Risk Insider: Martin Frappolli

Five Essential Cyber Risk Facts

By: | January 14, 2015 • 2 min read
Martin J. Frappolli, CPCU, FIDM, AIC, is Senior Director of Knowledge Resources at The Institutes, and editor of the organization's new “Managing Cyber Risk” textbook. He can be reached at frappolli@TheInstitutes.org.

As businesses struggle with embarrassing data breaches, this new normal is spurring better information protection. Costly intrusions have a long-lasting effect, from customer impact to insurance claims and lawsuit exposure.

Insurance professionals need pragmatic context to prepare insureds to handle a data breach — a roadmap to understanding and mitigating cyber risk exposures.

Start with these five facts:

1. Hackers attack for any reason or no reason.

Organizations fail to manage cyber risk because they believe their data simply isn’t worth stealing. Common vandalism is a frequent reason for a cyber attack. Hackers might penetrate a company’s digital defenses solely for a thrill or ego boost.

You don’t need to have lucrative information to be a target; the only prerequisite is having data in the first place.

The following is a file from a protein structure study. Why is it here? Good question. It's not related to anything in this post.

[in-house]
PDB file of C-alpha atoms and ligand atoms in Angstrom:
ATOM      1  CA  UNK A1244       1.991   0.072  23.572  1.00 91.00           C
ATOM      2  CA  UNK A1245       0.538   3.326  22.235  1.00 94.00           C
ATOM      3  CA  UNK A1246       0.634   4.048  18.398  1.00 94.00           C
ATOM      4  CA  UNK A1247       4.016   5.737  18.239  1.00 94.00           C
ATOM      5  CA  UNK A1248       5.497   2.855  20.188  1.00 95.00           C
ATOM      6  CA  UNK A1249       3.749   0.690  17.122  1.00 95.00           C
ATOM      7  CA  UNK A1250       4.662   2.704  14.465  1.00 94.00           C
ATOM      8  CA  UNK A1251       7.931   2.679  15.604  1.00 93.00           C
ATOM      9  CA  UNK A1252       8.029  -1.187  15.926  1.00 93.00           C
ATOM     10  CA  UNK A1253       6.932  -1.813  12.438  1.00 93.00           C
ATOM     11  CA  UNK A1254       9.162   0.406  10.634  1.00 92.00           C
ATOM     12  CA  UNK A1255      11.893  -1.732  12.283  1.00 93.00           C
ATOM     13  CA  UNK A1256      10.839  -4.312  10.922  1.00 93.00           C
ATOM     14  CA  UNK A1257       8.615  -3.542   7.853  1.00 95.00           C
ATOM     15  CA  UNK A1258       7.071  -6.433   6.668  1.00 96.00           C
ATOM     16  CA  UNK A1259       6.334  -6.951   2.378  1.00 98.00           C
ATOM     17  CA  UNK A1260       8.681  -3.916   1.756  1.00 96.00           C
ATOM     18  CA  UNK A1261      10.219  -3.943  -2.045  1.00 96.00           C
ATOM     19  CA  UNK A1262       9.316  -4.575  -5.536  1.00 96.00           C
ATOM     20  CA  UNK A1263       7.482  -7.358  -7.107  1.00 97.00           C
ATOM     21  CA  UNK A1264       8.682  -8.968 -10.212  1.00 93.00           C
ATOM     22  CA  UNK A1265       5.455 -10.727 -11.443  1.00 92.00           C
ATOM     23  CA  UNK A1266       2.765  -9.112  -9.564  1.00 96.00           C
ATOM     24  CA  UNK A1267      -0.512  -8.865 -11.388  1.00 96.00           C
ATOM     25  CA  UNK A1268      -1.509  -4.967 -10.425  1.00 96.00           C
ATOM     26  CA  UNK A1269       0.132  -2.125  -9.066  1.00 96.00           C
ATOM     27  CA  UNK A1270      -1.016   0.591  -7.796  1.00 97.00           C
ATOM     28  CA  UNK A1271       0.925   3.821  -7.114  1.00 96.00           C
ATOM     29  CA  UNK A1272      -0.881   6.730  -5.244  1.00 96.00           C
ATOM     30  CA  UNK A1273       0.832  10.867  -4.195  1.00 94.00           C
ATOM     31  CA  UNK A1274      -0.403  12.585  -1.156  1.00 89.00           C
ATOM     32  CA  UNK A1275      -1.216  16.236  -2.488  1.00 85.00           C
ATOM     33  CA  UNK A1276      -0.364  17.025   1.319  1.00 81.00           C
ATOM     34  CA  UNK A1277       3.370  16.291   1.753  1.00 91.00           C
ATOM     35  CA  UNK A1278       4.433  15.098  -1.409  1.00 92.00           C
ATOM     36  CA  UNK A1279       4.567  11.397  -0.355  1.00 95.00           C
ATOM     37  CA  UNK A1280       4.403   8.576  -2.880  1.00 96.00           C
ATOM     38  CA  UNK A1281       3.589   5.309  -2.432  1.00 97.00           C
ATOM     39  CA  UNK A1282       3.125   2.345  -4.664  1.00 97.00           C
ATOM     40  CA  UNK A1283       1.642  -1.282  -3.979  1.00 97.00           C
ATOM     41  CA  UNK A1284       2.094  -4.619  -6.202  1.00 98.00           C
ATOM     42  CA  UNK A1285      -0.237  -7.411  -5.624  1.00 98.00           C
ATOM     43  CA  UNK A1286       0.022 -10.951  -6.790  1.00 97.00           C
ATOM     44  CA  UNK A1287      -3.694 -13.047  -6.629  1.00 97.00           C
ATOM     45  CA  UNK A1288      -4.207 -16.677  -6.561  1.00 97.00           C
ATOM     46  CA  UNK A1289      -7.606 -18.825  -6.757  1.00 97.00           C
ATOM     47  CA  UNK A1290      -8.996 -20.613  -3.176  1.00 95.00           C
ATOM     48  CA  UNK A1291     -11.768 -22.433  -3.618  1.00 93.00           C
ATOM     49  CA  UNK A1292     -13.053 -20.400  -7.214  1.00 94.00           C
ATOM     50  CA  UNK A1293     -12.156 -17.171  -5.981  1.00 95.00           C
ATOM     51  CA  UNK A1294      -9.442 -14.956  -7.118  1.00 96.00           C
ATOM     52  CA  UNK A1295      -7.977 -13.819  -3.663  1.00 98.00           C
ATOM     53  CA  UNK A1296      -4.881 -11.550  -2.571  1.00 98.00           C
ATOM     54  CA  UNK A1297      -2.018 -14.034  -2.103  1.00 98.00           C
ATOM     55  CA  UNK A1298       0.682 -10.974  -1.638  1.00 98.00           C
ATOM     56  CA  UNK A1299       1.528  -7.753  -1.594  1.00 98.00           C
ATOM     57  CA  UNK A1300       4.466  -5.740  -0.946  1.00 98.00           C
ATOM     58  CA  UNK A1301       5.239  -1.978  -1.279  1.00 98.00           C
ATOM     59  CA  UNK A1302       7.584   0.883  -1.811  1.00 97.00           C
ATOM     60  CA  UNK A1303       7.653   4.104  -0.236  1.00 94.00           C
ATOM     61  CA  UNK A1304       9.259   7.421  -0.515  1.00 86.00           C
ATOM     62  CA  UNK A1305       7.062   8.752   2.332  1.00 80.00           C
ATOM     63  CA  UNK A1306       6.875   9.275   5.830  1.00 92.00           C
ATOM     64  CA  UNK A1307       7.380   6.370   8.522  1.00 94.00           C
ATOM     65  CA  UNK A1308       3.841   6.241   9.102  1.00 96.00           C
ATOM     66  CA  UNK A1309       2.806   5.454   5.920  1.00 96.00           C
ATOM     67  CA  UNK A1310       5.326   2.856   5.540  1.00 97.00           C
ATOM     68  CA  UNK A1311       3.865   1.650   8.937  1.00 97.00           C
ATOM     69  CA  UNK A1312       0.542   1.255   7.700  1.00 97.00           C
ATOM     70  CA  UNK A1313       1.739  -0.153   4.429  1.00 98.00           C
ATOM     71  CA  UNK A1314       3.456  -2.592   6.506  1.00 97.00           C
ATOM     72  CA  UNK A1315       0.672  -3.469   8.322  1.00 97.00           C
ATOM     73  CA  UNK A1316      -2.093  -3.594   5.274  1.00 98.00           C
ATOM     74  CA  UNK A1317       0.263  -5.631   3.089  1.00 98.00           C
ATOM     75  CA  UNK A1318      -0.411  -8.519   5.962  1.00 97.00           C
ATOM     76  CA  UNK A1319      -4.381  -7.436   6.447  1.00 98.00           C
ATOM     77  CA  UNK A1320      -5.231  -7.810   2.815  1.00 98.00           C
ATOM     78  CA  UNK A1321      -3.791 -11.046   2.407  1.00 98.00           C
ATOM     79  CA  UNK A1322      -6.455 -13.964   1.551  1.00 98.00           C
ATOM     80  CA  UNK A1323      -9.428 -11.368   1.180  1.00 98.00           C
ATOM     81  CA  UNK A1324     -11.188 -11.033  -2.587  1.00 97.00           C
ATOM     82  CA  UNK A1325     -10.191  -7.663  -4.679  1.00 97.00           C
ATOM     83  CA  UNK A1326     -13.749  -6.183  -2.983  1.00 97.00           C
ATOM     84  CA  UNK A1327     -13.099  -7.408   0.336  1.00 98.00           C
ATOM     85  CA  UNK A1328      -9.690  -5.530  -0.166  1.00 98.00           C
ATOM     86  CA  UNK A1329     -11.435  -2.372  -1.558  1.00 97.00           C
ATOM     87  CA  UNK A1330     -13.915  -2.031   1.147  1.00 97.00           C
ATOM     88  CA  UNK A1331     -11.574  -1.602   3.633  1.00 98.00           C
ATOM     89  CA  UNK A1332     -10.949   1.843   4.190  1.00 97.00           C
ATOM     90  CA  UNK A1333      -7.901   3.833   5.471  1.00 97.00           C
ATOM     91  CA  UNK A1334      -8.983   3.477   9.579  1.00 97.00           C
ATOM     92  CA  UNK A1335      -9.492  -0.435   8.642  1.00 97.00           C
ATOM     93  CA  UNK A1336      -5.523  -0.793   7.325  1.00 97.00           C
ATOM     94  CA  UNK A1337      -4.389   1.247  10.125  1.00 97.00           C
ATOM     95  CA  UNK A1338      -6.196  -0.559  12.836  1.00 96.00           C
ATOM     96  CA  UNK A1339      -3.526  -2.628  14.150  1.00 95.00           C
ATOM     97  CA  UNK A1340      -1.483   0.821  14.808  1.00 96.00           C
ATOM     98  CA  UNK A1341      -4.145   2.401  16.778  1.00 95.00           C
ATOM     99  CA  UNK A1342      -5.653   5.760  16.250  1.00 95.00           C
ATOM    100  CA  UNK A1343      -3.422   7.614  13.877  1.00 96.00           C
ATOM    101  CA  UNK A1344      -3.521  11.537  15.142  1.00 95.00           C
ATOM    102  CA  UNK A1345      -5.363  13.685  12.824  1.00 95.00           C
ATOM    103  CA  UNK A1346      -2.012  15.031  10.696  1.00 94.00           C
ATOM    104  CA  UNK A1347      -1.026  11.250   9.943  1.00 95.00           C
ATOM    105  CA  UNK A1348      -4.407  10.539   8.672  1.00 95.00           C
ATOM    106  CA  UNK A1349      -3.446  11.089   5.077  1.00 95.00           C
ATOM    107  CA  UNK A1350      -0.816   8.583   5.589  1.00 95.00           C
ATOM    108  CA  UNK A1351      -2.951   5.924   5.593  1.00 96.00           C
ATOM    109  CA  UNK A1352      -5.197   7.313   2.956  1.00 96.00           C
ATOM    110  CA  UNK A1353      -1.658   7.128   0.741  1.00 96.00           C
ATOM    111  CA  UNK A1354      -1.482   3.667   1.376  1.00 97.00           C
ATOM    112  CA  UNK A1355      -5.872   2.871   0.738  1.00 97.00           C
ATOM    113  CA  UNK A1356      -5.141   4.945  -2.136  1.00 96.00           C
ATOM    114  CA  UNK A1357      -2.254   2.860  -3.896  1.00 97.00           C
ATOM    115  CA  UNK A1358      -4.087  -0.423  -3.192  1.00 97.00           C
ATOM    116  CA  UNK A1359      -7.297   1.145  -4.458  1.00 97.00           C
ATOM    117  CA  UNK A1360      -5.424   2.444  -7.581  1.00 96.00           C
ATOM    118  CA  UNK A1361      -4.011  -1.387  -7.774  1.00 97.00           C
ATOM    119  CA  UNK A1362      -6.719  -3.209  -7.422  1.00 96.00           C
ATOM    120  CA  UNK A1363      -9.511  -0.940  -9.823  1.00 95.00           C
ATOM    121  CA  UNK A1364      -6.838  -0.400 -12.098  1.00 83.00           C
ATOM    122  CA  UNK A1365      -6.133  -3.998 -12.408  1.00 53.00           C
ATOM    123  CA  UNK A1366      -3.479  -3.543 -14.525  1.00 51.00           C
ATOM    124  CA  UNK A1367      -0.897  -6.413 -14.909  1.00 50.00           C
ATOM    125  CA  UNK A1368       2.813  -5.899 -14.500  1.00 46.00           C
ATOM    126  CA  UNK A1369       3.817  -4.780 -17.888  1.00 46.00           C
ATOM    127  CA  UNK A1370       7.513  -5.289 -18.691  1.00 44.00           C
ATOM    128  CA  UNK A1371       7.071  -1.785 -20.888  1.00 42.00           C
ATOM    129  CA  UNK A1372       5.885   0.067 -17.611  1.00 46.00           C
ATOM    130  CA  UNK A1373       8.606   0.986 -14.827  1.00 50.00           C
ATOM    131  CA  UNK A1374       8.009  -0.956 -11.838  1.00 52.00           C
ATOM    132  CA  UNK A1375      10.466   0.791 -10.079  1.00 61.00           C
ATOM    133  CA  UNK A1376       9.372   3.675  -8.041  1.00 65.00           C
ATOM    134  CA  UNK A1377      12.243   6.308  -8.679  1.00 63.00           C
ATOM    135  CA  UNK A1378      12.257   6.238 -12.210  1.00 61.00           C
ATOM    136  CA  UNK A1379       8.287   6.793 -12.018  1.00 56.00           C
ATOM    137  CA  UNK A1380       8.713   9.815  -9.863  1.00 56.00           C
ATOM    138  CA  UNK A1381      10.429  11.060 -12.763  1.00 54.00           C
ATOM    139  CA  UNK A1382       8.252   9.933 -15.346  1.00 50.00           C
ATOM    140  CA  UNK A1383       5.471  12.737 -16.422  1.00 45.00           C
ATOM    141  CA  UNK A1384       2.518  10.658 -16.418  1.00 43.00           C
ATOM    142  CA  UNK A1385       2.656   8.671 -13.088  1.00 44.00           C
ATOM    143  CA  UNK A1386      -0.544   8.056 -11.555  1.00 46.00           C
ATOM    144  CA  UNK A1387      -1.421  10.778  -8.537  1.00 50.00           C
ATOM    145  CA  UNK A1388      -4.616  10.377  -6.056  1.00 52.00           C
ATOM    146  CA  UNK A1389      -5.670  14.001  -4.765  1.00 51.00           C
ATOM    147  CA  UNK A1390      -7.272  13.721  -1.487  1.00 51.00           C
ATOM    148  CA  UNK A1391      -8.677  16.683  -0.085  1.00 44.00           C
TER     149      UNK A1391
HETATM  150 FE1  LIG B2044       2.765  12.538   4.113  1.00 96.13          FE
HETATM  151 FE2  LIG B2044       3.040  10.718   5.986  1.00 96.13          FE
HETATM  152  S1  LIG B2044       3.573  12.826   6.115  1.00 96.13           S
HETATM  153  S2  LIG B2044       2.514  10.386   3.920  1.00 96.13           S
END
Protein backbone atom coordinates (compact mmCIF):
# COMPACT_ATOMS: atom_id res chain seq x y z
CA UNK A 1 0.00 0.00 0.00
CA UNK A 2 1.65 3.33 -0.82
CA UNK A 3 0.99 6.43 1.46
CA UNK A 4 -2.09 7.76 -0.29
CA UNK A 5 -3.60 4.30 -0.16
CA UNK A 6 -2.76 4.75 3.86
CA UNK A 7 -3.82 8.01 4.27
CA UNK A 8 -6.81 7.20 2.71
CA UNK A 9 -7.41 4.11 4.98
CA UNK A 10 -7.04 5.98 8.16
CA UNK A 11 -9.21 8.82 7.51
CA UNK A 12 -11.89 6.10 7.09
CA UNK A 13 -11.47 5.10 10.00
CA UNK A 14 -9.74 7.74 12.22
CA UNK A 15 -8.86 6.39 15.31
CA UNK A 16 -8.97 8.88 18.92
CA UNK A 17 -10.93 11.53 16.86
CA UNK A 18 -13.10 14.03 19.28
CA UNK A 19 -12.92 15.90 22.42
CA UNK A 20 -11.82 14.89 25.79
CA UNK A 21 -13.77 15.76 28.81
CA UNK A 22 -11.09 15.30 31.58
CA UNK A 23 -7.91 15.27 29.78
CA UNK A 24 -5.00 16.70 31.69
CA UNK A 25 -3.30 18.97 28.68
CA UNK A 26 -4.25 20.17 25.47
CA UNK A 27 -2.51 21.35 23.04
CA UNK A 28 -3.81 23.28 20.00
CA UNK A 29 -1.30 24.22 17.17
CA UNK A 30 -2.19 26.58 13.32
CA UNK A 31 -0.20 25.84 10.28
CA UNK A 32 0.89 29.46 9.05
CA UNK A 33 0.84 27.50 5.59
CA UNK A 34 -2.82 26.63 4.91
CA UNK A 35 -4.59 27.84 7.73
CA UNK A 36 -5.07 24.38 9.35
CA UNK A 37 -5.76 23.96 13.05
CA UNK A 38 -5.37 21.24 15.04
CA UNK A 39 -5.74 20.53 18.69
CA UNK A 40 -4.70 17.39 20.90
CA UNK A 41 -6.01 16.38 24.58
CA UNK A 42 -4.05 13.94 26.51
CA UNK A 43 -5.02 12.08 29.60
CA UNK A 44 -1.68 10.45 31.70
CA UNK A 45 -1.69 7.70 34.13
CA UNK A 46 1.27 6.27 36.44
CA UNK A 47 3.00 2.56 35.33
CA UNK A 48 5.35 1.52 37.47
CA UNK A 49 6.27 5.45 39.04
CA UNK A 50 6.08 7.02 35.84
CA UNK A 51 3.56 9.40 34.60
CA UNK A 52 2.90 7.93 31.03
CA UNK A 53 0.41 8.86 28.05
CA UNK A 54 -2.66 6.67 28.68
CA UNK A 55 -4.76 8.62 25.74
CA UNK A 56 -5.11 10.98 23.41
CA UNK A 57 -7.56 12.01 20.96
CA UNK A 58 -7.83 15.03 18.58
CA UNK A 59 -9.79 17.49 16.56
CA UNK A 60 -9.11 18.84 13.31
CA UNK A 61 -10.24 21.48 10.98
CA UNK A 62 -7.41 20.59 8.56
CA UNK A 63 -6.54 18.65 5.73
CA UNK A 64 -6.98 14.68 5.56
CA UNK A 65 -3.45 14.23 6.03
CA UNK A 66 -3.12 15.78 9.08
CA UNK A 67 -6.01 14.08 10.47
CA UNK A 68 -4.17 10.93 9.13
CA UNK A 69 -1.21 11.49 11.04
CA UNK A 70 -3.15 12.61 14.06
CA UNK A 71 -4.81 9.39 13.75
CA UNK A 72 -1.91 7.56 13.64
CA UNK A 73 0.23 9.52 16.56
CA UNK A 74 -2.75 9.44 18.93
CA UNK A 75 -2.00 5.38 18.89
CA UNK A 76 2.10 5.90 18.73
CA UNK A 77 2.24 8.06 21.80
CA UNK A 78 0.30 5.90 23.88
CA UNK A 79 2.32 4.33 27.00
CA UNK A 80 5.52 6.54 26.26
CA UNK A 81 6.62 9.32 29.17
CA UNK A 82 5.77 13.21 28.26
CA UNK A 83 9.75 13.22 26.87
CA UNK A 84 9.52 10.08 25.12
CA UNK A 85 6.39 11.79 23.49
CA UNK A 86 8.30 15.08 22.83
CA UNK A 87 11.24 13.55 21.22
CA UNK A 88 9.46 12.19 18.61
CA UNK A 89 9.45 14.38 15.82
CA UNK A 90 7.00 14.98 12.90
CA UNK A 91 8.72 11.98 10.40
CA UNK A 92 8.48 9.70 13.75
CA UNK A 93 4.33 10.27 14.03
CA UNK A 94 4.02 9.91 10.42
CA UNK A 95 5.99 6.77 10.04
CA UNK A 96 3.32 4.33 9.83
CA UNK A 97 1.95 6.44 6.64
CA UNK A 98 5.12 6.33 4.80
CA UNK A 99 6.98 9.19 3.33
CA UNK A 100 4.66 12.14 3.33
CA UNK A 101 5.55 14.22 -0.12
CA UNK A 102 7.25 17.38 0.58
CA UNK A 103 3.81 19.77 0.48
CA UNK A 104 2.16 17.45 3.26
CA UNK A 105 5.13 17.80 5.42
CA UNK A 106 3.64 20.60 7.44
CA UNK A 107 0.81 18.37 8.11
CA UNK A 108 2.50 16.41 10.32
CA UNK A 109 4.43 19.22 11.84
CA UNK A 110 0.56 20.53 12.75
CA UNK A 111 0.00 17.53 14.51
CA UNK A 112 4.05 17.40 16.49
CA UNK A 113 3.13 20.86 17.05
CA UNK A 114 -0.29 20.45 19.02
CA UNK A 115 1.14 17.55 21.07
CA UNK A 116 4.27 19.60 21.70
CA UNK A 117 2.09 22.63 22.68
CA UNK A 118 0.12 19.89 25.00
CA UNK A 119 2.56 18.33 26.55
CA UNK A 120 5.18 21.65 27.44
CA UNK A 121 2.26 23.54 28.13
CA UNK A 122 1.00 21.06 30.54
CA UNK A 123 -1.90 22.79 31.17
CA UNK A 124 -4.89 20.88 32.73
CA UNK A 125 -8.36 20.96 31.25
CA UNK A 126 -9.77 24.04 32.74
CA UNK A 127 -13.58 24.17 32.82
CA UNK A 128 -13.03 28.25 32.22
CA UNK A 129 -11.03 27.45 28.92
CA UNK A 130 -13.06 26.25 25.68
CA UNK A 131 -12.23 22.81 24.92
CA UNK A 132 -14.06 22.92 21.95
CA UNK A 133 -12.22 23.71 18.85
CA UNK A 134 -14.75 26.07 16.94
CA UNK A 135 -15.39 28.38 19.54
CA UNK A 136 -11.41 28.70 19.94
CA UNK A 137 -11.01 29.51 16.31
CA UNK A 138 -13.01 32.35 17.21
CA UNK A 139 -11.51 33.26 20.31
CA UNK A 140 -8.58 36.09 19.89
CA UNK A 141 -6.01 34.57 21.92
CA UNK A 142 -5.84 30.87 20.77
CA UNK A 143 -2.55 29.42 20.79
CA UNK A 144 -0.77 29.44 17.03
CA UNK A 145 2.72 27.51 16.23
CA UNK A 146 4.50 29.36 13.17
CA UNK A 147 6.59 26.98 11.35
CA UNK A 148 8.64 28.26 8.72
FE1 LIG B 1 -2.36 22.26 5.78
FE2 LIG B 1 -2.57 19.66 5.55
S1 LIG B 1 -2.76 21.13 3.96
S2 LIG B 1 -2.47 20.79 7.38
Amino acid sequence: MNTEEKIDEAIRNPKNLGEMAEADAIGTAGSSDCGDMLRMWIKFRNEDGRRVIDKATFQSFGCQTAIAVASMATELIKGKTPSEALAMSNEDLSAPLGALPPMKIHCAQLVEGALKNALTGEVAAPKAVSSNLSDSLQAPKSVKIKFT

2. Internal users can be the weakest link.

The Hollywood version of hacking is a computer whiz sitting in a dark room, furiously typing sophisticated codes. In reality, there’s a much easier way: Ask for the passwords.

A well-known method of data theft is impersonating someone within the company who needs confidential information.

Social engineering ploys can be deceptively simple, such as contacting an employee and claiming to be from IT, then soliciting a user’s account information. Or, call the help desk, claiming to be an executive, and exploit the representative’s good nature to gain system access.

Thieves attack the weakest link; sometimes that’s not the computer, but the person sitting at it.

3. Small businesses aren’t safe.

The public is aware of breaches at big companies like Sony and Target. While attacks on smaller businesses won’t generate headlines, they can potentially be more devastating, because smaller organizations are less able to recover.

It doesn’t take a multinational crime syndicate to steal data. It can be as simple as a disgruntled employee sharing access codes online or leaking sensitive emails.

For a small business, the reputational loss from betraying customer trust can be ruinous. While smaller businesses might not be the biggest targets, they are often the most vulnerable.

4. You don’t have a choice.

Legislators reacted to expanding cyber thefts with regulations requiring organizations to better protect customer data containing personal indentifying information (PII). Congress, state legislatures, and agencies like the SEC have promulgated guidelines on how to protect PII.

Companies should not wait for the various bodies to agree on one standard — they should already be doing everything possible to manage information securely.